Boner of the Day

Boner Fight for June 3rd, 2019

Boner Candidate #1: NO SEX? PAY UP

It’s a pretty standard situation to find yourself in on a night out. You’re in a bar with your friends, when you catch the eye of a nice looking stranger who offers to buy you a drink or two. If you’re single, you might say yes to the generous offer and then strike up a conversation with them, eventually exchanging numbers at the end of the night so you can go on a real date another time. Or at least that’s the hope. But after giving out her number to a man she met in a bar, one woman was left feeling pretty shocked when he sent her a rude message the next day about their encounter. Over the weekend, 20-year-old student paramedic Chlo Matthews let a guy buy her a drink on a night out in Hull. They hit it off, she gave him her number… then the unexpected happened. Instead of telling her how nice it was to meet her or ask her out again, the man, known only as Danny, decided to send her a bill for the alcohol he’d bought her. His reason for doing so? Because she didn’t sleep with him.

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Boner Candidate #2: WHY WERE THEY HAVING TO CLEAN OUR CLEAN COAL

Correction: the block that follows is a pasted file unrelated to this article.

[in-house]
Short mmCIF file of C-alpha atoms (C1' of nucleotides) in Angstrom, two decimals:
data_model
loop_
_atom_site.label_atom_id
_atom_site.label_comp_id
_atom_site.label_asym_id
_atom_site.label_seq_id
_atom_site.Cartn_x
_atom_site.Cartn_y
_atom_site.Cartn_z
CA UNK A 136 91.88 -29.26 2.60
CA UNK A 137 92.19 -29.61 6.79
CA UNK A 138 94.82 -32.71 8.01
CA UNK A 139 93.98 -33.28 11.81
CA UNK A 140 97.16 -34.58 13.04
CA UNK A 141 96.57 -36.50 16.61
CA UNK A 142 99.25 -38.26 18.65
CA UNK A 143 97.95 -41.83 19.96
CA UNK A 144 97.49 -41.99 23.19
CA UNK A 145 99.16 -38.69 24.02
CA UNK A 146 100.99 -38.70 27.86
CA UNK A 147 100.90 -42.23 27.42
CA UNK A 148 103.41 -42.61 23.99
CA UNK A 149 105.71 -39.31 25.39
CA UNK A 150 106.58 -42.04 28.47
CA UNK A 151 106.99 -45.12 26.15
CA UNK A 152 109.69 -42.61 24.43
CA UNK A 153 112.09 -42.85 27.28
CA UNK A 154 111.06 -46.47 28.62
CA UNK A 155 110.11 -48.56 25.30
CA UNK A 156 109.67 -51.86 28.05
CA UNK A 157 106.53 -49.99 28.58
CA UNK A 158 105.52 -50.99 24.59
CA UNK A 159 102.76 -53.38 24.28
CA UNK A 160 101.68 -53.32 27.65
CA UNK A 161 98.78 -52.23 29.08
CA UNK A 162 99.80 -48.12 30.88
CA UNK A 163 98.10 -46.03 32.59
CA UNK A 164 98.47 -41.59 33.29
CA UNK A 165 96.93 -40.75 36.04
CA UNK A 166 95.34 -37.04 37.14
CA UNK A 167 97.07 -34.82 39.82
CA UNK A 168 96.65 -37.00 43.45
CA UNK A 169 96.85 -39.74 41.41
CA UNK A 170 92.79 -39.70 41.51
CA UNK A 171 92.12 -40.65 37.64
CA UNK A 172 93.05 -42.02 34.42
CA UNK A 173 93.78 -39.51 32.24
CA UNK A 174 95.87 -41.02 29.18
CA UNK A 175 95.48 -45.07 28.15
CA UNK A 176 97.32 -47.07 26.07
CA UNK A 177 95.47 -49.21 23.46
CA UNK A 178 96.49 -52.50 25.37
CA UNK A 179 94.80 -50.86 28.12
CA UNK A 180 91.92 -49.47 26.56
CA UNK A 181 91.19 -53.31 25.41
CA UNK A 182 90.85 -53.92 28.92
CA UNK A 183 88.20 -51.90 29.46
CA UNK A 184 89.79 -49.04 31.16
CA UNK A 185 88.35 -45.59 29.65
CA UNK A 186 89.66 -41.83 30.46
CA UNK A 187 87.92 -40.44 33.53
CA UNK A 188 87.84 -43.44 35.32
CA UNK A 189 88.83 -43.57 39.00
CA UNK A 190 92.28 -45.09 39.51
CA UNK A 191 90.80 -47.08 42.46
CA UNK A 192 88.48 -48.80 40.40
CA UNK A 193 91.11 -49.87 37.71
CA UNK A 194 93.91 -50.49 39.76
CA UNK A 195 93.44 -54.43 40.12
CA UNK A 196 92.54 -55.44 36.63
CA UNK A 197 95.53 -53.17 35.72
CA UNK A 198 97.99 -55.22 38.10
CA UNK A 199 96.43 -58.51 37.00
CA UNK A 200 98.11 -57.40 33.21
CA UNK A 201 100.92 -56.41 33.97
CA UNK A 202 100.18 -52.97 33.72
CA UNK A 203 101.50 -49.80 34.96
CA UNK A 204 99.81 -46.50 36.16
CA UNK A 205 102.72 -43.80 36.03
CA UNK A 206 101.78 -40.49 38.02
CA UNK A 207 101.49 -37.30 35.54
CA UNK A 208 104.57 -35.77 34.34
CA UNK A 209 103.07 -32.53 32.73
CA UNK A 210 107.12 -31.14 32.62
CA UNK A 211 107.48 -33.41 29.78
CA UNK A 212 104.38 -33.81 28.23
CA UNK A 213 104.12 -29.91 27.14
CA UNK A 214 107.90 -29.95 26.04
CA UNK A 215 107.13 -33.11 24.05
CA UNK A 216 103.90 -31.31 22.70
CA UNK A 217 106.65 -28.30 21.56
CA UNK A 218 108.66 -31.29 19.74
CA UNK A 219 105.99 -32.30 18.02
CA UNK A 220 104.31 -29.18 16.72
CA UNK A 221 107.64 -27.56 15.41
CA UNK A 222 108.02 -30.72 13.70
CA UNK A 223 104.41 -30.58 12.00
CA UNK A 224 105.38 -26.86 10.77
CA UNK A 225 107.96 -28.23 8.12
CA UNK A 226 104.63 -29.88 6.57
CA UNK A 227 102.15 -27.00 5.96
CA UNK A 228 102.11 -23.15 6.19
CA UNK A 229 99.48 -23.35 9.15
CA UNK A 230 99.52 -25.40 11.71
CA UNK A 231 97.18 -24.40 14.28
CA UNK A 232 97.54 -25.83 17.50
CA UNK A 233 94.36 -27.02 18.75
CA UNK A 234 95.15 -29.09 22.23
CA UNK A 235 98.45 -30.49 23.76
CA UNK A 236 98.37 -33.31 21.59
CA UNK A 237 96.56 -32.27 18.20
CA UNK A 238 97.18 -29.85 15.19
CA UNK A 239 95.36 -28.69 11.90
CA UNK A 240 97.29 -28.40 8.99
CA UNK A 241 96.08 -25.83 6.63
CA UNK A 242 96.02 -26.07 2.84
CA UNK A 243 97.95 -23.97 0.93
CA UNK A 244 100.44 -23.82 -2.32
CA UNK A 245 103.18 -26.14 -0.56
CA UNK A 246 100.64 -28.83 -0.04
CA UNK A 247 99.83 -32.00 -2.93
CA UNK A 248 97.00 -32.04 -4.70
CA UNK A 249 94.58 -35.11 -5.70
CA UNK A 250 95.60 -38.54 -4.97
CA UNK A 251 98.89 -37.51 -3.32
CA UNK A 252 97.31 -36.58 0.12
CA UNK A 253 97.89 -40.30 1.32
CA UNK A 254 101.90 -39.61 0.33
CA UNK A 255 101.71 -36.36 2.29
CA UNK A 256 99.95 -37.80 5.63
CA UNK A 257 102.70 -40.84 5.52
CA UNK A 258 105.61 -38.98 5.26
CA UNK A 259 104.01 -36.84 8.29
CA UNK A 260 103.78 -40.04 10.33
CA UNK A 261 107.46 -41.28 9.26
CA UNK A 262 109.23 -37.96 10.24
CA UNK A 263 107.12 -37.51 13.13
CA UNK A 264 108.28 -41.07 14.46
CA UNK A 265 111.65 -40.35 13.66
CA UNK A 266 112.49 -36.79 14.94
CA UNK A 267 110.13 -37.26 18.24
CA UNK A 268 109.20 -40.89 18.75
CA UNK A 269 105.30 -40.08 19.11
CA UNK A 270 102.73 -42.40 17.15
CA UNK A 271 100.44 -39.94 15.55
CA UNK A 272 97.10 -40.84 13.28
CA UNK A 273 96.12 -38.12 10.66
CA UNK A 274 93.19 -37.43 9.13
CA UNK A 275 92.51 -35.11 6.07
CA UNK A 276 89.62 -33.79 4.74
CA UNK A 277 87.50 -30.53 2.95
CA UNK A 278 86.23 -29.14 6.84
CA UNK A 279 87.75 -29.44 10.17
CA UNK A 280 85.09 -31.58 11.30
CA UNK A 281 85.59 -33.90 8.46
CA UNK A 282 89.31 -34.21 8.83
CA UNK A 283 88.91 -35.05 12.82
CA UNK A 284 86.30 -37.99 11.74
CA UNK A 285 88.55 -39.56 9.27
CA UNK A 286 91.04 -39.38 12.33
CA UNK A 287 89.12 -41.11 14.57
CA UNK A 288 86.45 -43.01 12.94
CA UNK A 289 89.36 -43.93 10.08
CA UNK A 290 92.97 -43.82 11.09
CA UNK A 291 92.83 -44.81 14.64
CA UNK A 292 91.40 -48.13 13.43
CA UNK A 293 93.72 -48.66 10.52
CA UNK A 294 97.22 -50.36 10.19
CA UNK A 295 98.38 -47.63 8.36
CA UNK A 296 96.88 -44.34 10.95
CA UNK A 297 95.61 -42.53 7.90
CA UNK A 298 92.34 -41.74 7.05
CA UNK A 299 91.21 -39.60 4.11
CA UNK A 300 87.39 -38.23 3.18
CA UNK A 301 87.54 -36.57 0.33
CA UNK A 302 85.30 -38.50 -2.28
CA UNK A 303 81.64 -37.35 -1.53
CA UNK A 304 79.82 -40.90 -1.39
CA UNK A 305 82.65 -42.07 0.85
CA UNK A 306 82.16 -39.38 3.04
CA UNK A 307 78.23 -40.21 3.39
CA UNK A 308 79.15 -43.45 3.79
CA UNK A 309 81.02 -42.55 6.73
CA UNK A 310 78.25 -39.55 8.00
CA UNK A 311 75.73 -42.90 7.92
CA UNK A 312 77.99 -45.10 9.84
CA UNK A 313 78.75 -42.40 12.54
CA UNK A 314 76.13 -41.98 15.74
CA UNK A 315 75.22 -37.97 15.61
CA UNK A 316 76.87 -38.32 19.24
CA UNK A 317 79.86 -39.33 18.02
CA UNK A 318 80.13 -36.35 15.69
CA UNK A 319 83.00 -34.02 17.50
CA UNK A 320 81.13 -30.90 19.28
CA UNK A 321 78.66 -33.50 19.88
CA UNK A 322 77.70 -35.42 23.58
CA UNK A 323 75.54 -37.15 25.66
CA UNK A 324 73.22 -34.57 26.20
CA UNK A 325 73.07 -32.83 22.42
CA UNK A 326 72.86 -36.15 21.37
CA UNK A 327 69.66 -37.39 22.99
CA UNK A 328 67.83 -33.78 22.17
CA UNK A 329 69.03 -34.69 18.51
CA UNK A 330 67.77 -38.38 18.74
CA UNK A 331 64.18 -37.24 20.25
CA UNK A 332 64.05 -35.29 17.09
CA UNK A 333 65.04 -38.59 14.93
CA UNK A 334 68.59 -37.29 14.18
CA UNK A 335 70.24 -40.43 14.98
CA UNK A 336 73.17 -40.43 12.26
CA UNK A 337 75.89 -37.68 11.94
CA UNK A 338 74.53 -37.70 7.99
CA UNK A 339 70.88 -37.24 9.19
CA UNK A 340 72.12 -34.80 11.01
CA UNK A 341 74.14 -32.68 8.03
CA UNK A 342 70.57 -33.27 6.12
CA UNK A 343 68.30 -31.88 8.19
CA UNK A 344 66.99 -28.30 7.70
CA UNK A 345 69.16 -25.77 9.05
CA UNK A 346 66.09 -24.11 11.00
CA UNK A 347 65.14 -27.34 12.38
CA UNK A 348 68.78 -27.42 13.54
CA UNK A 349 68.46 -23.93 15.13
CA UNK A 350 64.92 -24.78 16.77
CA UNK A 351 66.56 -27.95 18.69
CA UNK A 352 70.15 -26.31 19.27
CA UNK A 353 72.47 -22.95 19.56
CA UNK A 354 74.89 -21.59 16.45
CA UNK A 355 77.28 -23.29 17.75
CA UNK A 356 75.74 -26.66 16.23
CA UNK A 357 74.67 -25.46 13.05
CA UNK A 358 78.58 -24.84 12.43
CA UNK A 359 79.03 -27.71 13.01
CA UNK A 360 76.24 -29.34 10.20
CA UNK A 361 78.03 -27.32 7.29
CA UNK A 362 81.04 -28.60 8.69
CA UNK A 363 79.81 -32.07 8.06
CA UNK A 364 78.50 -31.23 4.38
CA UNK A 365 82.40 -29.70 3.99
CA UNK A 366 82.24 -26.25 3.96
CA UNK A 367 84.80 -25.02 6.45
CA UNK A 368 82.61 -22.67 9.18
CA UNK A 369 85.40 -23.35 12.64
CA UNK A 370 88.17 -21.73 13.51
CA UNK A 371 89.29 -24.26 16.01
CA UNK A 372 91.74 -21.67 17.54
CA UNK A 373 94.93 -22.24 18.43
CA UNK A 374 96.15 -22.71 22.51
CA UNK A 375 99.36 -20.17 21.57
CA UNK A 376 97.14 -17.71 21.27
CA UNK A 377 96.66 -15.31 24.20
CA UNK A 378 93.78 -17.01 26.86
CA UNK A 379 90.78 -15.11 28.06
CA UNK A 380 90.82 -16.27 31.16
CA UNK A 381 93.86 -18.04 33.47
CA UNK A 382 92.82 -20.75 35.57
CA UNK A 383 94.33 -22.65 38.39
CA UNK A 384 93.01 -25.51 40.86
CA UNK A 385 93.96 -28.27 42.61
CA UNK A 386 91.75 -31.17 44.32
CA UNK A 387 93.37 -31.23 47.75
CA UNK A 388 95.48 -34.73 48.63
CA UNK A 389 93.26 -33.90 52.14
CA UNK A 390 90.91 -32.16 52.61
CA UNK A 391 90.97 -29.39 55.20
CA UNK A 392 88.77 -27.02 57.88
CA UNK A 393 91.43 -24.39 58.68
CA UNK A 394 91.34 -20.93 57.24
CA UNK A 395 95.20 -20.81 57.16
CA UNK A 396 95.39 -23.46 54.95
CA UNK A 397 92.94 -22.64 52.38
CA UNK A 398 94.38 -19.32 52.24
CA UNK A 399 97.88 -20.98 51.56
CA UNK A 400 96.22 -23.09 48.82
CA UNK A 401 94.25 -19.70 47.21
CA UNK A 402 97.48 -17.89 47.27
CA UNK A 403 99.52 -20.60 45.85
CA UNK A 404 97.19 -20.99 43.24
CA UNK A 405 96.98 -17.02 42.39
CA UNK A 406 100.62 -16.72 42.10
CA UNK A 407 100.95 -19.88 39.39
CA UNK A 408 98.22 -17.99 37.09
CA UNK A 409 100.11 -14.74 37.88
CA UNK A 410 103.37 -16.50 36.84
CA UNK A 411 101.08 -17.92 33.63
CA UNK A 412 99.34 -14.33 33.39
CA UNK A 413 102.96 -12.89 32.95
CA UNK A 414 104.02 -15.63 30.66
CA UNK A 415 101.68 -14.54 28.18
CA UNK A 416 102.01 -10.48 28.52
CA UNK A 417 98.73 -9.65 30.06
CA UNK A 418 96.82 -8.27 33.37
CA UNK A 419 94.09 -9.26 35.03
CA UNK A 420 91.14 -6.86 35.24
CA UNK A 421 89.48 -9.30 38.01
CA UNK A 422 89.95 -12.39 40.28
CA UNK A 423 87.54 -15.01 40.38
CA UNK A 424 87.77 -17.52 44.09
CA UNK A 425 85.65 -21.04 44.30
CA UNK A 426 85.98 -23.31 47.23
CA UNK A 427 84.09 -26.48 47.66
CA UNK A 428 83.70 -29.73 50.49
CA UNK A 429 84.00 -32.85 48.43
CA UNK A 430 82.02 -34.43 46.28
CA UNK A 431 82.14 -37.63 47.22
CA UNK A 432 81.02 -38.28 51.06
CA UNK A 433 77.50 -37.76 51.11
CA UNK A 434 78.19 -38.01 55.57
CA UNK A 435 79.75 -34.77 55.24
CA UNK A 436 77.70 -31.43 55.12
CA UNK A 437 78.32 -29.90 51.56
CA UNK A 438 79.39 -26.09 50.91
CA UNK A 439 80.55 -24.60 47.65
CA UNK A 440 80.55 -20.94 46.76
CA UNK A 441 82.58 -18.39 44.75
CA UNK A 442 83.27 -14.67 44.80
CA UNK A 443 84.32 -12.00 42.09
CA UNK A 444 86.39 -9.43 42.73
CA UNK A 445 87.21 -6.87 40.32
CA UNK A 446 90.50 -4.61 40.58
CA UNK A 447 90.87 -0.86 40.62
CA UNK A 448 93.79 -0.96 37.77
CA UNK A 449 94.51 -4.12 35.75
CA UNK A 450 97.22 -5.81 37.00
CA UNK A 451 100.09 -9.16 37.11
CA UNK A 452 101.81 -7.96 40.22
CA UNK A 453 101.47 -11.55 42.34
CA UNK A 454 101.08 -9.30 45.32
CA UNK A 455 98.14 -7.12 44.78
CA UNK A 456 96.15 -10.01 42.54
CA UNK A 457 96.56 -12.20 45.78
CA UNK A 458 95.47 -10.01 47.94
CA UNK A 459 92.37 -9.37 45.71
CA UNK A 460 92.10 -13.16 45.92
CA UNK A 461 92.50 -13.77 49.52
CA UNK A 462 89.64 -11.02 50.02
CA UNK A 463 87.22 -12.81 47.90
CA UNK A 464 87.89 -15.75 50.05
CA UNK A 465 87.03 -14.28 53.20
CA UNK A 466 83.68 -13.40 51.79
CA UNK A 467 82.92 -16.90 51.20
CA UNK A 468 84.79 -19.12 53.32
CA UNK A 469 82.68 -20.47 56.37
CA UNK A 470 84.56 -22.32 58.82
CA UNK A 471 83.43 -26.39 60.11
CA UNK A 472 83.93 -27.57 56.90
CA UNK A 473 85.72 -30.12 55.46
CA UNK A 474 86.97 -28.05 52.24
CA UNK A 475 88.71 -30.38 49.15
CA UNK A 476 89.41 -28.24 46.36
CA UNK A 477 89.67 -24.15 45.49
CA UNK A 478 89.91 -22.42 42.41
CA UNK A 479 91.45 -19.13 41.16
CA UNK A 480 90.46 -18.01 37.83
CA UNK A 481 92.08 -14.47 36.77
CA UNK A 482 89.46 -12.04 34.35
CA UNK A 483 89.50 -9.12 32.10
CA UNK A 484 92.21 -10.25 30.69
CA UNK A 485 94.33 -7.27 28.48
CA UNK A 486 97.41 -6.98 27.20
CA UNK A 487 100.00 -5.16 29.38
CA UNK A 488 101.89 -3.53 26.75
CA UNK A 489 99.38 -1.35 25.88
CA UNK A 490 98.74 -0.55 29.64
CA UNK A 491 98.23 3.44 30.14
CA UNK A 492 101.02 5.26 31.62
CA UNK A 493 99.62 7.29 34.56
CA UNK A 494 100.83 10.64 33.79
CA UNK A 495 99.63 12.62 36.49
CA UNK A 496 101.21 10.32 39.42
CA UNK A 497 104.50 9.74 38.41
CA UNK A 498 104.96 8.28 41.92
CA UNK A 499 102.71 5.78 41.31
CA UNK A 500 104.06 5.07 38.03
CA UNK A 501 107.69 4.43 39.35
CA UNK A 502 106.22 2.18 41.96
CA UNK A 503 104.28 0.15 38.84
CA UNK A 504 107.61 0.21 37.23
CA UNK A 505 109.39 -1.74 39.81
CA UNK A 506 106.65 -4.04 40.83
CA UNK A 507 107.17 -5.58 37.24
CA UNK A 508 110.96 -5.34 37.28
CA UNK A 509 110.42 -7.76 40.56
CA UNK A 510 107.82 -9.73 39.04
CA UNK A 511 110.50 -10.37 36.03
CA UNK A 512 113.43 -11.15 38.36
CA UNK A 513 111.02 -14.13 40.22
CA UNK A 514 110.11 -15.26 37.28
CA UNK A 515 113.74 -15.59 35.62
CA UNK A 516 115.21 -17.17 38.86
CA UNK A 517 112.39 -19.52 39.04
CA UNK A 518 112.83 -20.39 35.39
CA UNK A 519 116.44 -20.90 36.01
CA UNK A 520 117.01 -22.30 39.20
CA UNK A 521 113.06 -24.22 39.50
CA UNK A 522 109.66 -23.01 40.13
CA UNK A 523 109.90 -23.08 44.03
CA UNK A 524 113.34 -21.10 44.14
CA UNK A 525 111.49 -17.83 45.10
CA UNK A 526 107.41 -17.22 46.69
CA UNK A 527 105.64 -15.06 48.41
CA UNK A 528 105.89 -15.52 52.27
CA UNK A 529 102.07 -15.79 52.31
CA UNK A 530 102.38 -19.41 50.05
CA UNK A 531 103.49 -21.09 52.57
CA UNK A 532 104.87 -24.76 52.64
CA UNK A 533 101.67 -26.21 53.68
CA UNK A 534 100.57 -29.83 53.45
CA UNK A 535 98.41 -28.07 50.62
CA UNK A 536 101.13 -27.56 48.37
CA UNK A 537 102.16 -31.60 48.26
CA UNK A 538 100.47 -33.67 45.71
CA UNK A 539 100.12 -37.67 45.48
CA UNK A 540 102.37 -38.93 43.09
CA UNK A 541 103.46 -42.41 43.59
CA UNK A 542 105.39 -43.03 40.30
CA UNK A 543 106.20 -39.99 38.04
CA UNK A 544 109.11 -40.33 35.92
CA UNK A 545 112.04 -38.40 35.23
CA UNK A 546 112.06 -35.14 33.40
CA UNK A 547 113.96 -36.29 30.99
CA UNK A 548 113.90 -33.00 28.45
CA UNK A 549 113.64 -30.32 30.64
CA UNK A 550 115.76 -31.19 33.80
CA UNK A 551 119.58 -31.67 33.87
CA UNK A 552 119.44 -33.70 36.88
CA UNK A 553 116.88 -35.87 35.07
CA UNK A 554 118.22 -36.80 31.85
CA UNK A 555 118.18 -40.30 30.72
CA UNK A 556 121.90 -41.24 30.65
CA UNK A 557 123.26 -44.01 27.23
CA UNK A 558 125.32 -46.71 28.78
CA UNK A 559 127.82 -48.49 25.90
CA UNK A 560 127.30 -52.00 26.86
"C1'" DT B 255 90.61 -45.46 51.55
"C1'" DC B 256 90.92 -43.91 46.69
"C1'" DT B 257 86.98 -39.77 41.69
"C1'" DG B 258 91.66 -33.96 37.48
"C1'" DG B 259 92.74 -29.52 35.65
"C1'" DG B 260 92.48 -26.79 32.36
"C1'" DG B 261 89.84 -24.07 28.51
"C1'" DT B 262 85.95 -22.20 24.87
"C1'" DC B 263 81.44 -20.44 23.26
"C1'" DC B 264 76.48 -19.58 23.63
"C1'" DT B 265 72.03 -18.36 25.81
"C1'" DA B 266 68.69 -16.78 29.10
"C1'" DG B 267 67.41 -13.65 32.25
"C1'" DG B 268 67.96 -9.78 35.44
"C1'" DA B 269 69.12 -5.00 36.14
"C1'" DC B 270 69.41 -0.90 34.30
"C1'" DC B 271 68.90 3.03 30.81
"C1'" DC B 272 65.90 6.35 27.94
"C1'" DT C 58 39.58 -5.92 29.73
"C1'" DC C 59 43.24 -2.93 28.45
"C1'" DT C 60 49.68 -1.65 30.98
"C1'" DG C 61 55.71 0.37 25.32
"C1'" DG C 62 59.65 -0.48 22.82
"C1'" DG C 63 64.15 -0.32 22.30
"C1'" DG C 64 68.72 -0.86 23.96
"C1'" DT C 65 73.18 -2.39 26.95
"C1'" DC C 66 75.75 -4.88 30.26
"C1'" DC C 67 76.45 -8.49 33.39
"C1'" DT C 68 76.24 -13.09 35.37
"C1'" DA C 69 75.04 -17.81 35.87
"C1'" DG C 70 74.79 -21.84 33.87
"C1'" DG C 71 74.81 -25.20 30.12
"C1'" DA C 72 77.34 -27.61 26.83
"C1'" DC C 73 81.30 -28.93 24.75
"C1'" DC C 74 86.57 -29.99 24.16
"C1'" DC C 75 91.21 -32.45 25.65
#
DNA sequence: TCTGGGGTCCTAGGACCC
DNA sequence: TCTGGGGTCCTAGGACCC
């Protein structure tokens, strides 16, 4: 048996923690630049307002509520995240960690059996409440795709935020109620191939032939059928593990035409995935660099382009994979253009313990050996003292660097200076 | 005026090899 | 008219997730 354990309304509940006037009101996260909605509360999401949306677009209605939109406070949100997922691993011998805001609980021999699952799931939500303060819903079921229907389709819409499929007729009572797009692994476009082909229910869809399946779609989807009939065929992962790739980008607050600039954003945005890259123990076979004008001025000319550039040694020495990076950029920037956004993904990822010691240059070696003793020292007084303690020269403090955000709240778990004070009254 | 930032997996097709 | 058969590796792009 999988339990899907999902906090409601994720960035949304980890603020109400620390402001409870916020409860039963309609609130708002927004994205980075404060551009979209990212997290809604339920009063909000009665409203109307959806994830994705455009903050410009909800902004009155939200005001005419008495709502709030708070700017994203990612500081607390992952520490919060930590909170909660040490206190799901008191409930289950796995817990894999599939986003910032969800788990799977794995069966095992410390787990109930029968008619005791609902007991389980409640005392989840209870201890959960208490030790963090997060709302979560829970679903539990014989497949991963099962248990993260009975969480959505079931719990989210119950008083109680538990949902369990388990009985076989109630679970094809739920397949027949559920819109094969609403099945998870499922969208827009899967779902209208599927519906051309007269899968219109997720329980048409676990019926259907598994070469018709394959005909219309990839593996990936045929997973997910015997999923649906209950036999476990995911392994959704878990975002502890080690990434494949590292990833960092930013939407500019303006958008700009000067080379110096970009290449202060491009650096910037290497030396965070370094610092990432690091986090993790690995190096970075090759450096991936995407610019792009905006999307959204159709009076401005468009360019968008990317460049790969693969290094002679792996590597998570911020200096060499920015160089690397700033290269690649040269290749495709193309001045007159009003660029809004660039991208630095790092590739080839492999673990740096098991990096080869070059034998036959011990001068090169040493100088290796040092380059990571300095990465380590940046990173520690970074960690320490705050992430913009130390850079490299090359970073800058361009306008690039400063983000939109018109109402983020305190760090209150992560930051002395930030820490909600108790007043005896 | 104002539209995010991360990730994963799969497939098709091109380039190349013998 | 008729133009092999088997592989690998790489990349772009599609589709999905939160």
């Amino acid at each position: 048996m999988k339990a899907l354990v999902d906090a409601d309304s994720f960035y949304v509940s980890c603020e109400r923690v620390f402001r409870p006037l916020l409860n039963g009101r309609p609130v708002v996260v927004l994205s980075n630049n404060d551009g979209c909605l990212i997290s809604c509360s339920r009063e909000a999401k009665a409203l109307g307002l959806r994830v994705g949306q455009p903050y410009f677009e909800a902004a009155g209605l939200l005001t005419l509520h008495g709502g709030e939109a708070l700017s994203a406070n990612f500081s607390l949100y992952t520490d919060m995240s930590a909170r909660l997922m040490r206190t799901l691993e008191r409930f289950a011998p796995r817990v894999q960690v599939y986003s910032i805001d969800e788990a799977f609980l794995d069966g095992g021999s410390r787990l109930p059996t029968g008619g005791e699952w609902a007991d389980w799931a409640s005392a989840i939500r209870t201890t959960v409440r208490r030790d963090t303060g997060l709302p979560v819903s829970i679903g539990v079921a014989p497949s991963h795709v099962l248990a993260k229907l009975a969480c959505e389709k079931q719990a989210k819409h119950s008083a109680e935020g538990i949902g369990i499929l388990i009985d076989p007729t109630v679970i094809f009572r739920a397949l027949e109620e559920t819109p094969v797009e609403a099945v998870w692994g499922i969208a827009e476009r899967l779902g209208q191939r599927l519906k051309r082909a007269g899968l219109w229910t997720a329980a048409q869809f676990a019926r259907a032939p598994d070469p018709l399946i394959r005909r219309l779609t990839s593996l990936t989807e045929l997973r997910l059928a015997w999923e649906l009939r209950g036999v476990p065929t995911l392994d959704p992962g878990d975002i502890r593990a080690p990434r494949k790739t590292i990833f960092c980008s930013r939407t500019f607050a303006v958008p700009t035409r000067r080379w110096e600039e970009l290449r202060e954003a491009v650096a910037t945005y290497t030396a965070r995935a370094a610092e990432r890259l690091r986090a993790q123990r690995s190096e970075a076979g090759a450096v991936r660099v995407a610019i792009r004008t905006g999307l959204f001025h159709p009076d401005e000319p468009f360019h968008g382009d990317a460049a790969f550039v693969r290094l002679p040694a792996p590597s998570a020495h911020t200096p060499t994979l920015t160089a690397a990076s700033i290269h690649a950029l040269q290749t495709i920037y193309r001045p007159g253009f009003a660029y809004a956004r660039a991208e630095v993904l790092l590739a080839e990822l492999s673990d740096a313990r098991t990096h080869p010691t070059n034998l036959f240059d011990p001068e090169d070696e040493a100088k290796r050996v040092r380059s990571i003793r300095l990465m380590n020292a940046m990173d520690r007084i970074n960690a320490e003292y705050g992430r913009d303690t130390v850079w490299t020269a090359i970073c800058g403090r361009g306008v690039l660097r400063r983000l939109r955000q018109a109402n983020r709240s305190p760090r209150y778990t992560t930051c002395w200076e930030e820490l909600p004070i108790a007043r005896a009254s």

In 2013, a prominent coal-industry investor named Steven Rickmeier co-founded a company to acquire several coal-cleaning plants, including one at Wellington in the heart of Utah coal country. In an arrangement with Utah’s largest coal producer, the new firm, Bowie Refined Coal (BRC), was to receive substandard coal from nearby mines, blast it with air to separate out sulfur, dirt and other impurities and sell it as fuel. But BRC’s Wellington Dry Coal Cleaning Plant proved a failure, and now its operators have abandoned the 30-acre facility, still contaminated with coal waste, according to documents from the Utah Division of Oil, Gas and Mining (DOGM). State and local authorities are left to clean up the mess and recoup taxes and fines from a nonresponsive company. To make matters worse, the division alleges the Wellington plant illegally sold at least 2,000 tons of the waste to a trucking company, which used it as a road base for a parking lot in 2017. At a 2017 meeting with regulators to explain that violation, Bowie’s then-operations manager, Kyle Edwards, argued that the material wasn’t coal waste but actual product, which it sold for 25 cents a ton. Regulators rejected that assertion, deeming the material regulated coal waste, and ordered Edwards to gather it up and return it to the coal-processing plant for proper disposal. Bowie Refined Coal never complied or offered a plan for recovering the waste, state regulators say. The $2,310 fine, one of many levied against the firm in the past two years, has gone unpaid. Now the plant is locked up and usable coal has been removed.

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